It's easy to see why Denmark is often called the world's happiest country. Not only do they have equal parental leave for men and women, free higher education and trains that run on time, but they burn more candles per household than anywhere else.
So nobody knows more about happiness - the Danish Lykke - than Meik Wiking, CEO of the Happiness Research Institute in Copenhagen and author of the bestselling sensation The Little Book of Hygge. But he believes that, whilst we can certainly learn a lot from the Danes about finding fulfilment, the keys to happiness are actually buried around the globe.
In his captivating new book, he takes us on a treasure hunt to unlock the doors to inner fulfilment. From how we spend our precious time, to how we relate to our neighbours and cook dinner, he gathers evidence, stories and tips from the very happiest corners of the planet. This is the ultimate guide to how we can all find a little more Lykke in our lives.
Skandium asked the author about the story behind the Lykke, tips to get going on our own Lykke journey, and the most Lykke locations in London...
What inspired you to write The Little Book of Lykke? I wanted to show people that there is still a lot of good in the world, and that it is worth fighting for. The new book is essentially a global treasure hunt for pockets of happiness. What can we learn from people from around the world in order to improve our quality of life.
In The Little Book of Lykke you write a lot about the importance of community, in cities like London, where we tend to avoid our neighbours, is there any advice you would give to someone looking to create more of a local community?
Start with little things. I have set up a small mini library in my stairway - and actually just yesterday one of my neighbours had added a Danish crime novel to the collection. A mini library will not change the world - but it will be a little thing to slowly get the neighbors to talk more to each other.
Are there any items a home should contain to inspire lykke?
If I purchase bigger things, I always try to attach an experience, milestone or a memory to it. So for instance, there was a nice chair that I really wanted and saved for… but I waited until I published my first book to get it. So now the chair reminds me of that sense of accomplishment.
The Little Book of Lykke takes the reader on a treasure hunt for lykke, how would you encourage someone to begin their journey?
I don´t think there is one first step. It is not a to-do list that you have to follow from A-Z. What I wanted with the new book was to give people a broad spectrum of tips, ideas, and inspiration they can implement easily into their day-to-day lives. For instance, in France they have a wonderful culture around meals. It’s not just food that they value, it is the whole eating experience and, more specifically, how it encourages people to spend time and socialise with one another, and how that impacts on happiness. The extra time invested is about togetherness, not eating more - in fact, while the French spend twice as much time eating meals as people in the UK, they have lower obesity rates and a longer life expectancy. Others might feel inspired by the Bhutanese way of starting the schooldays with a mindfulness exercise called brain brushing or take up the Japanese custom of Shinrin-yoku also known as forest bathing.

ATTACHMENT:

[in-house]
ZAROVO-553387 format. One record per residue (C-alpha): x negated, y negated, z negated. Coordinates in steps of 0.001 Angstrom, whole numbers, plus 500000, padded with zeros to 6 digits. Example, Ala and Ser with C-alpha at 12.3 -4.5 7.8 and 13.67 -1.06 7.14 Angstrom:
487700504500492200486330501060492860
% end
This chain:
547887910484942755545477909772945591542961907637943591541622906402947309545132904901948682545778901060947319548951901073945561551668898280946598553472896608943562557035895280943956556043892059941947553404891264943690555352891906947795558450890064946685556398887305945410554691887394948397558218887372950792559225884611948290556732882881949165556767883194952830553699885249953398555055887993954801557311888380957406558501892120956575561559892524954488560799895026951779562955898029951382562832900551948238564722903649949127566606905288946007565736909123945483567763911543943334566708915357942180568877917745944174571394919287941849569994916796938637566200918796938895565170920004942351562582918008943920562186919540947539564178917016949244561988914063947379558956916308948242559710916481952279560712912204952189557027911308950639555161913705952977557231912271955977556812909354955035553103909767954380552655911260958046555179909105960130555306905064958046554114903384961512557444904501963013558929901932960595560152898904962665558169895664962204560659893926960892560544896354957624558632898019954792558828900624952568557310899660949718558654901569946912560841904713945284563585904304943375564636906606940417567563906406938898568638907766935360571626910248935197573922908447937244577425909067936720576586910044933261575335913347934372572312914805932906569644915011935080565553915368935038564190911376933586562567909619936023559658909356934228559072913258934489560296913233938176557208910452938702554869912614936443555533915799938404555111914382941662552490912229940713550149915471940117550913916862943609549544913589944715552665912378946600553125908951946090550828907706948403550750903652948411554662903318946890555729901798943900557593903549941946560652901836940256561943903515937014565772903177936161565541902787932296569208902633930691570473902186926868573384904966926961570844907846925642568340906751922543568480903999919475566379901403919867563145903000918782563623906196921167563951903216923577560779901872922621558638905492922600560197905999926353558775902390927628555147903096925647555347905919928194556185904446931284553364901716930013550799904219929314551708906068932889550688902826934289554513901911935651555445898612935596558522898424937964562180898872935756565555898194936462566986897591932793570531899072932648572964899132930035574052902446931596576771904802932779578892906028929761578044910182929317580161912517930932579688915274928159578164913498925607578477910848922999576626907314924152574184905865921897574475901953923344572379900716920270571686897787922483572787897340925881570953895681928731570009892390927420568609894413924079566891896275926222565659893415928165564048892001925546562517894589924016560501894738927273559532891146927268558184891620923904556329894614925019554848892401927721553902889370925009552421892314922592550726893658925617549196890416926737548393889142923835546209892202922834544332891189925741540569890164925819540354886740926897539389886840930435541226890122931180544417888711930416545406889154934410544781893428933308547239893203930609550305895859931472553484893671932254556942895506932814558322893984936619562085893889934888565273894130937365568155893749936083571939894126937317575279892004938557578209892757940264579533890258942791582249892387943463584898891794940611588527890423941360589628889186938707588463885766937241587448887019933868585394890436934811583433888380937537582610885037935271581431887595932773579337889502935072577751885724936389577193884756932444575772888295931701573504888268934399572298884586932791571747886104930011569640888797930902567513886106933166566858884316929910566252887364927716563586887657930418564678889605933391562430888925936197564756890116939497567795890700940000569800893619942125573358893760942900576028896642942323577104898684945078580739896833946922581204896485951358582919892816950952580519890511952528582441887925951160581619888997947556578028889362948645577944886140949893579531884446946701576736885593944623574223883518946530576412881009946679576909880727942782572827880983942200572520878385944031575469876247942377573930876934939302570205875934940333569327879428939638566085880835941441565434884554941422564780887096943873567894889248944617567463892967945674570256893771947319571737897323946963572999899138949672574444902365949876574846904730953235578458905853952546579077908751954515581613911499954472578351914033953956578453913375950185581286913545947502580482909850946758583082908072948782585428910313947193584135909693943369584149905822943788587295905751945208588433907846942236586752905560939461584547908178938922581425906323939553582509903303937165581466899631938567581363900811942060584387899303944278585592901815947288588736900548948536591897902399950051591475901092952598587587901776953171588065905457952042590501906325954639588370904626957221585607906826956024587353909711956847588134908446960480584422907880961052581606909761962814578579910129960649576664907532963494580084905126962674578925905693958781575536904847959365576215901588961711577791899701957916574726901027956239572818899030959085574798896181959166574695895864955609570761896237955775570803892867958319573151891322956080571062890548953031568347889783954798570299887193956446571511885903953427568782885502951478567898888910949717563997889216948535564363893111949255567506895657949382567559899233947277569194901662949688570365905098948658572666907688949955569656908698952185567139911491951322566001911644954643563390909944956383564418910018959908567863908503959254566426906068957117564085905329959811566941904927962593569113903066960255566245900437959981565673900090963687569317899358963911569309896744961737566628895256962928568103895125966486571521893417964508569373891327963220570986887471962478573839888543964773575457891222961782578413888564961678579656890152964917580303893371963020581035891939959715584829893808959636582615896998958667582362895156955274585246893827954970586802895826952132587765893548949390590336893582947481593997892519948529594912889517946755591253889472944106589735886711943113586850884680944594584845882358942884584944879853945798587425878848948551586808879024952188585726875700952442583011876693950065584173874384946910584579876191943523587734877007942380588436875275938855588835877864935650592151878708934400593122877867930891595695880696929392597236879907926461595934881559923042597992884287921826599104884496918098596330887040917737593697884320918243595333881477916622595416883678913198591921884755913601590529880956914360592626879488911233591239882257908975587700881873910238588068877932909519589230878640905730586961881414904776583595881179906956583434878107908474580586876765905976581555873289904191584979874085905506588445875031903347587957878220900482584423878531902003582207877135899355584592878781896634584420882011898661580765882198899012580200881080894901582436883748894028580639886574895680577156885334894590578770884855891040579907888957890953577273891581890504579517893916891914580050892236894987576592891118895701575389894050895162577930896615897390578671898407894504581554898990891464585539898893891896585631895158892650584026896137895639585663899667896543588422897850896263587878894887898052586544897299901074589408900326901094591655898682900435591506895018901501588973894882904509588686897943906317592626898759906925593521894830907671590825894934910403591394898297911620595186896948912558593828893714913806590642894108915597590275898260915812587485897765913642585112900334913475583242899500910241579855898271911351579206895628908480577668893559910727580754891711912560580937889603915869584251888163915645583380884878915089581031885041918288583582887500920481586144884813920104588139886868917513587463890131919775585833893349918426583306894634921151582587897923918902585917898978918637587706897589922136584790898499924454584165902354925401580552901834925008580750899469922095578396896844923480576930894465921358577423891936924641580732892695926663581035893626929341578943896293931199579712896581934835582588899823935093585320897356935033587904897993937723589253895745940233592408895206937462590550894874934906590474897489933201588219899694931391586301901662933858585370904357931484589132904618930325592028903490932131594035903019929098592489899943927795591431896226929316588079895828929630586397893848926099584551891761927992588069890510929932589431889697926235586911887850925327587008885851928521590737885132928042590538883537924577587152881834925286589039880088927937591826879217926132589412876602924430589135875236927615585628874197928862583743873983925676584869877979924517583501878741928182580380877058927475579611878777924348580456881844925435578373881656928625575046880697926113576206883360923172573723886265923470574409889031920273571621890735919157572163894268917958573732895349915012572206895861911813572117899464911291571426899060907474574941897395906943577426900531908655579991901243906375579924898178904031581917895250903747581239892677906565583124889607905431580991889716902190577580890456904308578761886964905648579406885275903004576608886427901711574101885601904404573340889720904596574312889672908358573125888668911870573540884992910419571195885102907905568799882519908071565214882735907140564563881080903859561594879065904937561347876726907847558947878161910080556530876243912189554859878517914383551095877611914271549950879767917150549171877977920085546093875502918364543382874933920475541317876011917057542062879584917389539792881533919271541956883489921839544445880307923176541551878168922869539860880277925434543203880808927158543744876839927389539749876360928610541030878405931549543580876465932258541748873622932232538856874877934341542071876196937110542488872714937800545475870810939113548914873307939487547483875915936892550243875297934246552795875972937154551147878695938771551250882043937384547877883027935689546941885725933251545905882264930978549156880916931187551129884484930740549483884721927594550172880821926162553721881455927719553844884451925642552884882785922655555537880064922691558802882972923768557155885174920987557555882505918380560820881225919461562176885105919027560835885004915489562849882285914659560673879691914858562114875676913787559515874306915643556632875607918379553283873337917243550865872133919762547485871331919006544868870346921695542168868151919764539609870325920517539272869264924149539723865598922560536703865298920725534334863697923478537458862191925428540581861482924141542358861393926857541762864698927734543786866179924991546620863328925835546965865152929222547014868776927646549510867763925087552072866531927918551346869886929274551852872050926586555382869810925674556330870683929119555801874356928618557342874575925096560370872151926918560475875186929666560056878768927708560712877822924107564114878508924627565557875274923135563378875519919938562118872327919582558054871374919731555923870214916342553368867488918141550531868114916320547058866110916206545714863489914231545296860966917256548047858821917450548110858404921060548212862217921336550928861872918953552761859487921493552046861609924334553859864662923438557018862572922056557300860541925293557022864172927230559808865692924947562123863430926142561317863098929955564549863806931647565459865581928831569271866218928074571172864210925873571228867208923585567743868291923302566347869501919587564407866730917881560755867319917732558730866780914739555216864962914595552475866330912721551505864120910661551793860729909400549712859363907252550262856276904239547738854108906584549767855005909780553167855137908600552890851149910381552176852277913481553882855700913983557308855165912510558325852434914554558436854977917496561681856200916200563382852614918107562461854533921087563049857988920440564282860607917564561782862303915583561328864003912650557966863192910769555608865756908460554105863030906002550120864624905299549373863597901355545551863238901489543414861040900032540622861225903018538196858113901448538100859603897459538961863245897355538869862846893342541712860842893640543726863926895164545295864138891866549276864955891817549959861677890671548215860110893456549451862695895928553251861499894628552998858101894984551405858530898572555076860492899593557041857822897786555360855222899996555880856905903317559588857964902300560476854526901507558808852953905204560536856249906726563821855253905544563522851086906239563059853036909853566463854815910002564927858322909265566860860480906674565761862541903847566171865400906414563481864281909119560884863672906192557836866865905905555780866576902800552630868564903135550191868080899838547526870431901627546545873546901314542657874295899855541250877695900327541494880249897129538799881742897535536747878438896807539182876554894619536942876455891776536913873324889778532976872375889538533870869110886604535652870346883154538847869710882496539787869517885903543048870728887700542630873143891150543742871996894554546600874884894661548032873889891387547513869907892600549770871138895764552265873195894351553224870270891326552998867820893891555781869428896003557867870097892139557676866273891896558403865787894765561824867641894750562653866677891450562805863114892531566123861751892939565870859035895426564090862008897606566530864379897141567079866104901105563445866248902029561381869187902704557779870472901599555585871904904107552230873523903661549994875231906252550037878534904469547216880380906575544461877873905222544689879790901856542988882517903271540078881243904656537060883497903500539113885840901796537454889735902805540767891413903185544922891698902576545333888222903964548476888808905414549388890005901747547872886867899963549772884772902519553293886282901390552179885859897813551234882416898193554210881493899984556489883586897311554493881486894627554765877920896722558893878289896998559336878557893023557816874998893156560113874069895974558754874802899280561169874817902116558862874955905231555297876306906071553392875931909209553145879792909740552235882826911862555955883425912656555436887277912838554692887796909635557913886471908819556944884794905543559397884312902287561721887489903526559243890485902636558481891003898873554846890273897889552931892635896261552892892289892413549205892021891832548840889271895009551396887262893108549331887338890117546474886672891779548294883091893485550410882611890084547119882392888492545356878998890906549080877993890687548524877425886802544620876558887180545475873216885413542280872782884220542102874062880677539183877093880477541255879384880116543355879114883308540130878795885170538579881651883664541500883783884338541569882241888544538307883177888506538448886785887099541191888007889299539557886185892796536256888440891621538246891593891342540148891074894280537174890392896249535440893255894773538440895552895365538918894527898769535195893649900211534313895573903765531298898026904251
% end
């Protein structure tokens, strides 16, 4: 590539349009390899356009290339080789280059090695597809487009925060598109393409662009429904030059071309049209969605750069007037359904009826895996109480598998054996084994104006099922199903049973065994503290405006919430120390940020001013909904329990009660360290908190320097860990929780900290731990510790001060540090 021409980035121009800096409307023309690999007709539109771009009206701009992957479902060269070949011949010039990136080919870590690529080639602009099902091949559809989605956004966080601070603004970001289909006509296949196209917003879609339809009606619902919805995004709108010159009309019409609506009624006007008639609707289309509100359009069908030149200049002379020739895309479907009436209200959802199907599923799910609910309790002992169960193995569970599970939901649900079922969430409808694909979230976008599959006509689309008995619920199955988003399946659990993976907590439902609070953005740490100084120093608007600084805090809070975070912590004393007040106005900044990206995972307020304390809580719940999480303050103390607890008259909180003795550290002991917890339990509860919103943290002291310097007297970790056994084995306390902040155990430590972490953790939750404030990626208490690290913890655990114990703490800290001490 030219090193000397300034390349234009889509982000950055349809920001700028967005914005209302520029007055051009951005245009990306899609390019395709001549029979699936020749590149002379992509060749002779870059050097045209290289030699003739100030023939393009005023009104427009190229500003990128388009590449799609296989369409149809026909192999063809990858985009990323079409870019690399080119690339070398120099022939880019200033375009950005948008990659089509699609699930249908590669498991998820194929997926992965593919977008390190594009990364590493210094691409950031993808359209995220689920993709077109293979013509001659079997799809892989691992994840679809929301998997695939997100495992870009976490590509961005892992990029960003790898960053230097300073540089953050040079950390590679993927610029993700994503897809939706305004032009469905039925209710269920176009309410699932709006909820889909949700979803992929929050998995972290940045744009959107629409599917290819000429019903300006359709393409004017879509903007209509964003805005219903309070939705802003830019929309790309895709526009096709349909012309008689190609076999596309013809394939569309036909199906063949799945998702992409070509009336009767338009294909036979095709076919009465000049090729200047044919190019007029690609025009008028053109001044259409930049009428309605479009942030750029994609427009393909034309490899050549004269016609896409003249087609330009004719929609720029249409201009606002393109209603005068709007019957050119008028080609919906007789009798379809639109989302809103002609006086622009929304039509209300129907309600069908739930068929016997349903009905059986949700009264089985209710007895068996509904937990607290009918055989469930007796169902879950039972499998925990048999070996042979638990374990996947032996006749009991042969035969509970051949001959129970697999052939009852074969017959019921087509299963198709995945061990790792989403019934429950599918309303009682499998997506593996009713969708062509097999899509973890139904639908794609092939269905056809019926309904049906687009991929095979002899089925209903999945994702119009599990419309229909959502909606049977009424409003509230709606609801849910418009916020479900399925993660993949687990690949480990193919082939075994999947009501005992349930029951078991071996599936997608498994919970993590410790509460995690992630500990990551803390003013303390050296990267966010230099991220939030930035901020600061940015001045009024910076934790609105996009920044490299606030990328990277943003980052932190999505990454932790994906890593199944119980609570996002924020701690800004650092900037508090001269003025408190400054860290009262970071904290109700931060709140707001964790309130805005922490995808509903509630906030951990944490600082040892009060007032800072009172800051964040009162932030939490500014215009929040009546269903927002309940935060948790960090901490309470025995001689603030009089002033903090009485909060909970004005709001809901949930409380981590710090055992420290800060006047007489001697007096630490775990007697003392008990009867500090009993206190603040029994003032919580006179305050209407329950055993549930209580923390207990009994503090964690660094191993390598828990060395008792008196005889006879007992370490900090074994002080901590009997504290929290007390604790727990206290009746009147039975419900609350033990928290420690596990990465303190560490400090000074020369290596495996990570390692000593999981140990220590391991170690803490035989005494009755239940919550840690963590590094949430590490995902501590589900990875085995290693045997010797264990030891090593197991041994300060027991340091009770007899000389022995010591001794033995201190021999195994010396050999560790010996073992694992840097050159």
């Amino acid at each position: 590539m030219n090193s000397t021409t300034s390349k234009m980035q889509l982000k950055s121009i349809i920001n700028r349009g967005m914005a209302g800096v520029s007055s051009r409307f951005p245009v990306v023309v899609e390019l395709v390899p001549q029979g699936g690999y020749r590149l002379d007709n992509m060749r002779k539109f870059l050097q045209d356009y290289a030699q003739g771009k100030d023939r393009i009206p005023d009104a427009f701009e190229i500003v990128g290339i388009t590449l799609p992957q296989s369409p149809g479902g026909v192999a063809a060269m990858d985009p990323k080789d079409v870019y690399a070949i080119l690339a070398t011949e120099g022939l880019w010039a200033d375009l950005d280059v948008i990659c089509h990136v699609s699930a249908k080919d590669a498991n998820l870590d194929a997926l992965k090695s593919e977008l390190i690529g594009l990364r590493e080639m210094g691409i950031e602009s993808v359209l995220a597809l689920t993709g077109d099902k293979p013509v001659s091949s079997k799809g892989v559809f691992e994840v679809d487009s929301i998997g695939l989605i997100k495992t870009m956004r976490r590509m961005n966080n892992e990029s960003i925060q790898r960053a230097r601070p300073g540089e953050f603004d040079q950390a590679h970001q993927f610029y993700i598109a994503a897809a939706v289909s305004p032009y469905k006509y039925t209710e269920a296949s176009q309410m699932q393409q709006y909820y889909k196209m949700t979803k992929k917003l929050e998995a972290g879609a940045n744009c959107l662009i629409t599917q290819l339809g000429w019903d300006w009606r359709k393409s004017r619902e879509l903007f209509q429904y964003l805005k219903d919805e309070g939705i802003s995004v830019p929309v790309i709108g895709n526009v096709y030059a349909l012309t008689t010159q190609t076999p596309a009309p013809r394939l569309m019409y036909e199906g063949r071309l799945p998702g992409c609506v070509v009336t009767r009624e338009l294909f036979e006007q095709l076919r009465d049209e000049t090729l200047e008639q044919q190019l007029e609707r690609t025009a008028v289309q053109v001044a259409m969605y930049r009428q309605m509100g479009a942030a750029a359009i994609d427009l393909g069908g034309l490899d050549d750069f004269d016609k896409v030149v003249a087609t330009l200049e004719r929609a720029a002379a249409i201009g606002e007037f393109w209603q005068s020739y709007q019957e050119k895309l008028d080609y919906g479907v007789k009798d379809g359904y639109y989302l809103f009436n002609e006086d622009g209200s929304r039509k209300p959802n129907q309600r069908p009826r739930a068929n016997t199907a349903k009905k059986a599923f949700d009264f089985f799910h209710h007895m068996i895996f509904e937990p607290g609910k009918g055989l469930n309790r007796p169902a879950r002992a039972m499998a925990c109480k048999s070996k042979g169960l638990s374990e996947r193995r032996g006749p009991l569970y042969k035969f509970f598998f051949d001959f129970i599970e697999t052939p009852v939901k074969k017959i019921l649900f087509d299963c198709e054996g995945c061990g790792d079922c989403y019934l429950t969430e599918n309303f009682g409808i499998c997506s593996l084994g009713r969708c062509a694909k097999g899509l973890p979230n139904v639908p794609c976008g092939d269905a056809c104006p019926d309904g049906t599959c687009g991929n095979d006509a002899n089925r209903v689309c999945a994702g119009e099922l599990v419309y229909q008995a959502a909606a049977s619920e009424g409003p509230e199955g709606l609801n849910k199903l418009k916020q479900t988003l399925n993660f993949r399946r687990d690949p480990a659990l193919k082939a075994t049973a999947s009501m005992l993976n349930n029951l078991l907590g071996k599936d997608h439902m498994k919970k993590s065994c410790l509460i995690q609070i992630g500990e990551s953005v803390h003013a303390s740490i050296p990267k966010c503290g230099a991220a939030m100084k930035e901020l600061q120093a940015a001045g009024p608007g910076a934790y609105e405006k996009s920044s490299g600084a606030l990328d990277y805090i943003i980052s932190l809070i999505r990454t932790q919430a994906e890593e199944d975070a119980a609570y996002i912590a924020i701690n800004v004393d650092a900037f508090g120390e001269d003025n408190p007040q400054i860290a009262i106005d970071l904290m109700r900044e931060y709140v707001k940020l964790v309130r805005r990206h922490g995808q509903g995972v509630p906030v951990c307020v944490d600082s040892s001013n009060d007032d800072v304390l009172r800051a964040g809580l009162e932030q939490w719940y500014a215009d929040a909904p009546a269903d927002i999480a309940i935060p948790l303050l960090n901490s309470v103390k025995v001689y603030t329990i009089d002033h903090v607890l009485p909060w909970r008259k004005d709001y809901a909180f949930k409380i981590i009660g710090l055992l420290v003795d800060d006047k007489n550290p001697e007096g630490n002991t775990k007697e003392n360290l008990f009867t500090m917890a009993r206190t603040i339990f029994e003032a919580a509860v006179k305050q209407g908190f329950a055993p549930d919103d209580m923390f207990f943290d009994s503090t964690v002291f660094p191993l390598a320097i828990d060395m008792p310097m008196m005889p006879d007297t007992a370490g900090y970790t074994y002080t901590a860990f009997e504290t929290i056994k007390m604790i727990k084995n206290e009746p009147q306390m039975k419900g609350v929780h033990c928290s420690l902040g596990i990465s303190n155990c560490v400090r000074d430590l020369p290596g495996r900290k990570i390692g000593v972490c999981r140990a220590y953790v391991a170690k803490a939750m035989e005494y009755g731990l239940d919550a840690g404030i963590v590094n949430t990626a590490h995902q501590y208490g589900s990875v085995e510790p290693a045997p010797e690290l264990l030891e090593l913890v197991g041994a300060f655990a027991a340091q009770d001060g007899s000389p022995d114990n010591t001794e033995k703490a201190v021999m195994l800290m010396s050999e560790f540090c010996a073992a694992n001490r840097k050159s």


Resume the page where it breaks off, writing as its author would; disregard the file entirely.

Where do you write from? Where is your happy place?
When I write, I imagine sitting opposite a friend and having a conversation with them. Due to this approach, the tone of the books are quite conversational. I like to mix the scientific studies and the facts with personal anecdotes and a sense of humor. That makes the writing very enjoyable for me - and hopefully enjoyable for the reader too.
We’d like to send our customers to the most lykke locations in London. In your experience, are there places that inspire more lykke than others?
Well, parks might be the way forward. For the past years, I have been collecting data on the frequency of smiles in about 20 cities around the world - and people smile more in Regents Park than in Soho.
The Little Book of Lykke is available to buy at Skandium